Albert J. Barnard, 11 September 1862

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Camp Chapin
2 miles from Baltimore
September 11th 1862

Dear Lewie,

My last letter was closed in considerable of a hurry as while writing, the call to fall in was sounded. After forming line, the companies were dismissed and the officers ordered to report at headquarters when we received orders to have two days rations cooked and hold ourselves in readiness to march at an hour’s notice. But we are still here and but five companies have arms. The rest of the arms are expected here today.

We have a very pleasant camp and plenty to do. The camp is laid out, the company streets running east and west, the officers tents at the east end of the streets looking west. As I have the left of the line, my company has the south side of the camp.

Night before last, Will Seymour, John Higgins, and I went to the Eutaw House and took a bath and had our hair cut close. I think mine is a little shorter than yours was. I tell you, it is comfortable and saves some trouble.

I don’t think much of my lieutenants and think they will soon be ousted. Let me say here, don’t enlist as a private on any account. Do not accept any position lower than Orderly [Sergeant]. Camp duty is mighty hard, although we have some nice times. You ought not to accept a position lower than 2nd Lieutenant. Lieutenant Gray and I went to the city last evening—he to buy a haversack and I to buy a hat. I find since I had my hair cut that the sun finds its way to my neck without. any trouble. Gray has slept with me in my tent for the last two nights and at present I mess with him and his officers. They have a first rate cook. I find it is very necessary to have a servant and the first good man I find, I shall hire.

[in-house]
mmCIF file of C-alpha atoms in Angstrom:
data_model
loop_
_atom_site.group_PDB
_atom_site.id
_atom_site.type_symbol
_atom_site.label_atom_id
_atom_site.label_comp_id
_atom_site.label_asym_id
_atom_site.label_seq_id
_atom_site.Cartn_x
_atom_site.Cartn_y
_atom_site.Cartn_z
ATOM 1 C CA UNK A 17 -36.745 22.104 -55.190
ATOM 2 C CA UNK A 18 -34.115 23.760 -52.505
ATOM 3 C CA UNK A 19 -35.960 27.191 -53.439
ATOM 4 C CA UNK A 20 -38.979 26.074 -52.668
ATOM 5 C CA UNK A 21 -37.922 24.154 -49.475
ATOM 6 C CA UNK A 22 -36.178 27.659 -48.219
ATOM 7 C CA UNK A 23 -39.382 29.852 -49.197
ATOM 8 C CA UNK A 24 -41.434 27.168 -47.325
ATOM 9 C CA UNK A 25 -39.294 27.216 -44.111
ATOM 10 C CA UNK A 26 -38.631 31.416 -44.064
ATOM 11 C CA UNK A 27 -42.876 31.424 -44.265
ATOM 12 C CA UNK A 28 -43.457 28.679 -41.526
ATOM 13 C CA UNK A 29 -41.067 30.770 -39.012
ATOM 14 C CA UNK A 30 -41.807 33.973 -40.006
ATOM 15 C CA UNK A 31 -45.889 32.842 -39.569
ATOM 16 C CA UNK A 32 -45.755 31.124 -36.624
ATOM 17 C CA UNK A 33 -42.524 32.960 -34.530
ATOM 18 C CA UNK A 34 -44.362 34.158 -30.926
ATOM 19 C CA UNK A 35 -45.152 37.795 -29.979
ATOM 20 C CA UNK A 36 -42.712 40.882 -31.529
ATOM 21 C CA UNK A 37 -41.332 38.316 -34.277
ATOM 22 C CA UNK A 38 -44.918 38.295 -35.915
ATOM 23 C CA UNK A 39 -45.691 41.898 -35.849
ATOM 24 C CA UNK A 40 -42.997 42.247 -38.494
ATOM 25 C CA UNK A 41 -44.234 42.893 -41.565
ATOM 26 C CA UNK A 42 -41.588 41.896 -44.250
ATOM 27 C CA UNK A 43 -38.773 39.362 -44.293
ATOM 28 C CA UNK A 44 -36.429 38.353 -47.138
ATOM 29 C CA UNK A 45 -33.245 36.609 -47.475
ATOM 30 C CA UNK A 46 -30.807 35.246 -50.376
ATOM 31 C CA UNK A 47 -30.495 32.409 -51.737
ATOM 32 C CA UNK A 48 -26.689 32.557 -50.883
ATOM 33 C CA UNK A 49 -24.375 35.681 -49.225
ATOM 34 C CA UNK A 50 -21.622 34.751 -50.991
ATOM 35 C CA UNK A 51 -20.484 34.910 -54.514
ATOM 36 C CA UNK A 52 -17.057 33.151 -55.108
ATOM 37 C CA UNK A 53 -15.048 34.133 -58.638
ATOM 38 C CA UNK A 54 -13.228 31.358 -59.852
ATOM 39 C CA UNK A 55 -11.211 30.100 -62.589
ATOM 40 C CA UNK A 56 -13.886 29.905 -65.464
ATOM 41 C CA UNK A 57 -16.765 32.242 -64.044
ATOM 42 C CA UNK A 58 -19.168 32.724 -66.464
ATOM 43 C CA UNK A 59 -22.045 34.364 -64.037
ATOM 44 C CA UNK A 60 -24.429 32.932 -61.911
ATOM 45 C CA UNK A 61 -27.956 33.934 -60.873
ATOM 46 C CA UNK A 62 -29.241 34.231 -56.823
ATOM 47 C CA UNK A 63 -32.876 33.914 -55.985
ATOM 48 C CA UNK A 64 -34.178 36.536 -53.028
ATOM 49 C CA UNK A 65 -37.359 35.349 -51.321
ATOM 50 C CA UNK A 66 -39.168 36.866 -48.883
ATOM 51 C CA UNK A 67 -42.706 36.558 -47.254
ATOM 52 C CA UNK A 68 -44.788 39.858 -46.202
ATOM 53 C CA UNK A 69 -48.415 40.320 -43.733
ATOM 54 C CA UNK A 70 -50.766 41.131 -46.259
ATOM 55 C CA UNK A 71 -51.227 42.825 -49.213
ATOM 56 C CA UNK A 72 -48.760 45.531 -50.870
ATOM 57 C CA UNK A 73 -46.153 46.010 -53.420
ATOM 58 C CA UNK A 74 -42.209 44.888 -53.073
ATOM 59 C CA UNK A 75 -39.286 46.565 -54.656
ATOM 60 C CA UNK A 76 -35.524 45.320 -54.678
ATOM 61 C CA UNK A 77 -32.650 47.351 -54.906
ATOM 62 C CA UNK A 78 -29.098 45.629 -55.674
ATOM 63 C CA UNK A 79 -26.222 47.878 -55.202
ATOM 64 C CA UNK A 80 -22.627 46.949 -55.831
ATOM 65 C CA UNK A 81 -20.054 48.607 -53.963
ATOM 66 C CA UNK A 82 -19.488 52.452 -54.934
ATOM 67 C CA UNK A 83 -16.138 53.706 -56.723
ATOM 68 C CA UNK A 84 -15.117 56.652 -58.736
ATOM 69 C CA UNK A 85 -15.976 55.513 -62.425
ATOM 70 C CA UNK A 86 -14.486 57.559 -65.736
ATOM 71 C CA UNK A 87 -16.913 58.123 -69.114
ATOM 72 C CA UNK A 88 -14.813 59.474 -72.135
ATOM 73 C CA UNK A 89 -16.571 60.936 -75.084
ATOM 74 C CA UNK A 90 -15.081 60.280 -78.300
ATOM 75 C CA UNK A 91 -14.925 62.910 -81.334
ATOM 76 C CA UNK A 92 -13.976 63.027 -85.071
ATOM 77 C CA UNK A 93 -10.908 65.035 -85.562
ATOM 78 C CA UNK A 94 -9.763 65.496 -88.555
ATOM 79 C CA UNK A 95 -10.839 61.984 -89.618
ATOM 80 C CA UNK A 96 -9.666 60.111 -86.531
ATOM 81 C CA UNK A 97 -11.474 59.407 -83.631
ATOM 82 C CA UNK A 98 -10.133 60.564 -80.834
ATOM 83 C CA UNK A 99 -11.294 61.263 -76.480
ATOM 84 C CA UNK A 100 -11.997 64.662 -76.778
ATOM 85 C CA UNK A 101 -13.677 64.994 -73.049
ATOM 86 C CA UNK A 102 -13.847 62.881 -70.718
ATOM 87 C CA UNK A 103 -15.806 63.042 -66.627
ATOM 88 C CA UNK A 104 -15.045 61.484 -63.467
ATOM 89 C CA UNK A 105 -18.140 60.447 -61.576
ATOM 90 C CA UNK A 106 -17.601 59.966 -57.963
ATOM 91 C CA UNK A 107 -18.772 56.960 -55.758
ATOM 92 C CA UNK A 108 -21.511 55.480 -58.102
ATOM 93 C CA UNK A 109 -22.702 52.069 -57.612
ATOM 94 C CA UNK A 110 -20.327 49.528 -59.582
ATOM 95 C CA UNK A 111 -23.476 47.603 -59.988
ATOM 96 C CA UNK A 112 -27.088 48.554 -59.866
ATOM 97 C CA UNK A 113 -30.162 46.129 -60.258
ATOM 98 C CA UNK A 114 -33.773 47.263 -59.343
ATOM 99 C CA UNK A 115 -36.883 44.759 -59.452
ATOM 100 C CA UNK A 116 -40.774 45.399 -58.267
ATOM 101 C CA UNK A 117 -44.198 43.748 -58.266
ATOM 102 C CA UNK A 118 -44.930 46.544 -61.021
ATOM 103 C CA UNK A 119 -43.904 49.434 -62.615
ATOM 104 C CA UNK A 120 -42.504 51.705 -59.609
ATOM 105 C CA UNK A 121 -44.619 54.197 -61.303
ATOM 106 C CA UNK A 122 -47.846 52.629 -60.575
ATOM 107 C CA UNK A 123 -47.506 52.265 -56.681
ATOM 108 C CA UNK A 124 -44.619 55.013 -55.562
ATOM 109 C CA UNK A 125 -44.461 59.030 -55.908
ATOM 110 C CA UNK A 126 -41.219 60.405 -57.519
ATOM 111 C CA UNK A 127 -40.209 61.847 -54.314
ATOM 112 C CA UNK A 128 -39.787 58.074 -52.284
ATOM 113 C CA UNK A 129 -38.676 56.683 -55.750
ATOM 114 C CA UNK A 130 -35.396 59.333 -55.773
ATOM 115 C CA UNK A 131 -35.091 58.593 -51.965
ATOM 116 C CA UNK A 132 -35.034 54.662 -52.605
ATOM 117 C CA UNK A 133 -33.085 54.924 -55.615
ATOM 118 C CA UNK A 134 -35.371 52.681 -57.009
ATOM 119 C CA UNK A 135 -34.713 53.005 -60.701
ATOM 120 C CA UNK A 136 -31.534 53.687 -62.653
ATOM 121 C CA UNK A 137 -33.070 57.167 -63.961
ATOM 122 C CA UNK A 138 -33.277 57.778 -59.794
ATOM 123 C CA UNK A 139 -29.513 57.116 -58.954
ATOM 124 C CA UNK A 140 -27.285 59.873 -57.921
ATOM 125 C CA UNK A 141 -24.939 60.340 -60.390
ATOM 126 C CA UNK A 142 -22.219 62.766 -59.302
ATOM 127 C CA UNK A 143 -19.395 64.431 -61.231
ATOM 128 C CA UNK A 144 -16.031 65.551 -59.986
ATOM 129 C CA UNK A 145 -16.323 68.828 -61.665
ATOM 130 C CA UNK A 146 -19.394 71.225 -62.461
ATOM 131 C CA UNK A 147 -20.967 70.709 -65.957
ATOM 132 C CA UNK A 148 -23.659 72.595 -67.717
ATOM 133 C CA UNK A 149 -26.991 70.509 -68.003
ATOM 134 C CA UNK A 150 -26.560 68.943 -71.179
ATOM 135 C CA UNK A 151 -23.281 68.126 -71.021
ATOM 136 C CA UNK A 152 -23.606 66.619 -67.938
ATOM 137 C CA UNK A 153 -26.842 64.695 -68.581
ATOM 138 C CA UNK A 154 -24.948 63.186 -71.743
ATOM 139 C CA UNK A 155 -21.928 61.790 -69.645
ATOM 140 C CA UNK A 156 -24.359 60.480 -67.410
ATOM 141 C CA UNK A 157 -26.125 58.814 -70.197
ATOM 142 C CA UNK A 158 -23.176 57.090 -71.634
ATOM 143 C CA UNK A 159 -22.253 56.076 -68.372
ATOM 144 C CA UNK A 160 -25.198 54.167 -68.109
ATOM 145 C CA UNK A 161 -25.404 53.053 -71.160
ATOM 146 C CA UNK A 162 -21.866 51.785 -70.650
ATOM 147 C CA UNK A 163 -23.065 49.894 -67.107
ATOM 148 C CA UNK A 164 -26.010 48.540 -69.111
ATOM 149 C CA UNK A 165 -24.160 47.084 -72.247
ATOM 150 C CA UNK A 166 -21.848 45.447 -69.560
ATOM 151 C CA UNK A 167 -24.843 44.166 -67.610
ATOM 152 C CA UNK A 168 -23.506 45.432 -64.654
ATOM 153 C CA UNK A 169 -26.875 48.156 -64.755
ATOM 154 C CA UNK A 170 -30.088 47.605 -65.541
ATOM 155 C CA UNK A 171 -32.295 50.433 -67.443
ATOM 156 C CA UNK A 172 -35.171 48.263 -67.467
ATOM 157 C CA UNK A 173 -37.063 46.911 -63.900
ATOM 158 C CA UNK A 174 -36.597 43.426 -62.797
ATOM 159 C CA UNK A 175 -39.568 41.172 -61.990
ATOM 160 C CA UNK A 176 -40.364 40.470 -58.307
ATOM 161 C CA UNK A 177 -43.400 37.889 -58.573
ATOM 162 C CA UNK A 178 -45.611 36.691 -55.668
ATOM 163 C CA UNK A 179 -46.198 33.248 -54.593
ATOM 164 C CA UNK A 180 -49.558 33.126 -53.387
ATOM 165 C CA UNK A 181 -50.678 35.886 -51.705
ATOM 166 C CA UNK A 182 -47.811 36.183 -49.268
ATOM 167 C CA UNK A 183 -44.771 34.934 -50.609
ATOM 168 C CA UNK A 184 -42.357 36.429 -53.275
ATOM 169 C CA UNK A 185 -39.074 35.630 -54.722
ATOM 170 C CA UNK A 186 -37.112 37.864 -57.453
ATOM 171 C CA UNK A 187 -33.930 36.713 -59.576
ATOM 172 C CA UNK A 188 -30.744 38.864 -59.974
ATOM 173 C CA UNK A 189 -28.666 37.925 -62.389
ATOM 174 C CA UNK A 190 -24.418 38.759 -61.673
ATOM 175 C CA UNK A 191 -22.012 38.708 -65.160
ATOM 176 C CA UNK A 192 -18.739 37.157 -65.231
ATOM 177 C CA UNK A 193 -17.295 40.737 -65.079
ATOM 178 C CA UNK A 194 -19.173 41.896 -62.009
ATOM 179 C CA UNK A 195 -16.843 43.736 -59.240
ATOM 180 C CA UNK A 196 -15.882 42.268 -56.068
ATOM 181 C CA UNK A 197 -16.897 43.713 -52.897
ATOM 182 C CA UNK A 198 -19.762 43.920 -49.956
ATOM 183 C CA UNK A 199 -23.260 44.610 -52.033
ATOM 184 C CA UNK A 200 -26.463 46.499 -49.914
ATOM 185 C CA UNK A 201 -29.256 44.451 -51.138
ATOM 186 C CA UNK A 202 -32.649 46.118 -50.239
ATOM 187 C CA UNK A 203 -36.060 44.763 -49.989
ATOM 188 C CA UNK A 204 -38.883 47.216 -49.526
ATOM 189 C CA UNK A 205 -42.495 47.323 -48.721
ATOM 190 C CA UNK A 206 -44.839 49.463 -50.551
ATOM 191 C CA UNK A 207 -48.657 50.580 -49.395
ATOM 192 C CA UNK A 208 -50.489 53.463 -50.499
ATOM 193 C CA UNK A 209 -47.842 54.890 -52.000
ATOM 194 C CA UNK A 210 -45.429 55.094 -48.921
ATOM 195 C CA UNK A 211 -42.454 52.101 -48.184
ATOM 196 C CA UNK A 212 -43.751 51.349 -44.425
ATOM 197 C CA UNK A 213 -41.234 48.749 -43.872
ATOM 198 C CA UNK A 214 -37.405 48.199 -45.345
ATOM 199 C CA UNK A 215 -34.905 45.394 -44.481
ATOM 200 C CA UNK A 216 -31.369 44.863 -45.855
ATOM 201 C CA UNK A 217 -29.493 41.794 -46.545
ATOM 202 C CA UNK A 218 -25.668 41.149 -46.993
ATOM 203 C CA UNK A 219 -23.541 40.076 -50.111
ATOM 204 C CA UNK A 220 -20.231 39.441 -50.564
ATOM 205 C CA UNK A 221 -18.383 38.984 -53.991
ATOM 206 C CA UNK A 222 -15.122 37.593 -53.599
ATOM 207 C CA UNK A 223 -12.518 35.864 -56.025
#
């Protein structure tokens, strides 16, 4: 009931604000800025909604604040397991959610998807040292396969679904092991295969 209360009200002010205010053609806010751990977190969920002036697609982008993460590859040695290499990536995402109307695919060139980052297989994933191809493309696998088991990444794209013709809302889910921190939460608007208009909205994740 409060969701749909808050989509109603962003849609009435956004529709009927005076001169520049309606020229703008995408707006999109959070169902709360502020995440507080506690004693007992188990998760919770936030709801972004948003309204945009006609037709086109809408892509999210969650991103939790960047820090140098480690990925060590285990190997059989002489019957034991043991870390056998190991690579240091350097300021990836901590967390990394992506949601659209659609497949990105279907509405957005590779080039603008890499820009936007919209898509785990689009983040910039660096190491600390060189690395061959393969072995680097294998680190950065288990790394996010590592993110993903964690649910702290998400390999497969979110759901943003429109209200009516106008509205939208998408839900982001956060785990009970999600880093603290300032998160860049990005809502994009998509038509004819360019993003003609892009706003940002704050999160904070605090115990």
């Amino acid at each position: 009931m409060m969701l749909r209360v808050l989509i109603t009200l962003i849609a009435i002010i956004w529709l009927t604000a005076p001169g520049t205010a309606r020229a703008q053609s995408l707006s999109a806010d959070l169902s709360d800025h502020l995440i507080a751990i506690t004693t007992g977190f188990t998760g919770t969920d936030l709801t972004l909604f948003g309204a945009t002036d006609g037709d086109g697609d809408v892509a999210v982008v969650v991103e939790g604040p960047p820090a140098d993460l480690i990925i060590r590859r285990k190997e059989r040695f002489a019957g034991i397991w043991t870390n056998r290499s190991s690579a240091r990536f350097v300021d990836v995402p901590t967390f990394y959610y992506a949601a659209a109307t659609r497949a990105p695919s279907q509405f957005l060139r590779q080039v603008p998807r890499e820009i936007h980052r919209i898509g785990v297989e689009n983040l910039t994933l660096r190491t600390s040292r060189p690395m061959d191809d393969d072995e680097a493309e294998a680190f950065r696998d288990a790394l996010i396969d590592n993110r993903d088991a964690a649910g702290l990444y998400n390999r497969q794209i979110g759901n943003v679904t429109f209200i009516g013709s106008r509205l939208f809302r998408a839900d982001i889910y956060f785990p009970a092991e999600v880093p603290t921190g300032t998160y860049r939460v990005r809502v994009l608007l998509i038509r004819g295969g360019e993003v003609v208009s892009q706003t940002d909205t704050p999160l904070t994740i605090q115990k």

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Gen. John E. Wool (1784-1869)—a “little bit of a dried up old man.”

I wish you would send me those enlistment papers (that I gave you to seal up) if you have not already done so. Send them immediately by Express, Mark them “valuable, to be called for” and advise me when you send them. I had written this for when the surgeon sent for me to march the company to his quarters to be vaccinated. Some of the men made a great fuss.

Please write me often and send lots of papers. I must now close as the “Office of the Day” (Charlie Wadsworth) has ordered the company streets put in order for inspection, I suppose by Gen. Wool who, by the way, I saw down street the other day. He is a little bit of a dried up old man.

Give my very best love to Mother. Ask her to write me a good long letter. Also remember me to all at 79 Swan Street and all enquiring friends. Write soon and direct.

Capt. A. J. Barnard, 116th Regiment NYV, Baltimore, Md.

Gray sits beside me writing home. He says, “Tell Lew I am going to write him soon.” Gray and I are about the busiest men in camp as there is not a man in either company who understand the drill so we have to do all the work. Yours, — Al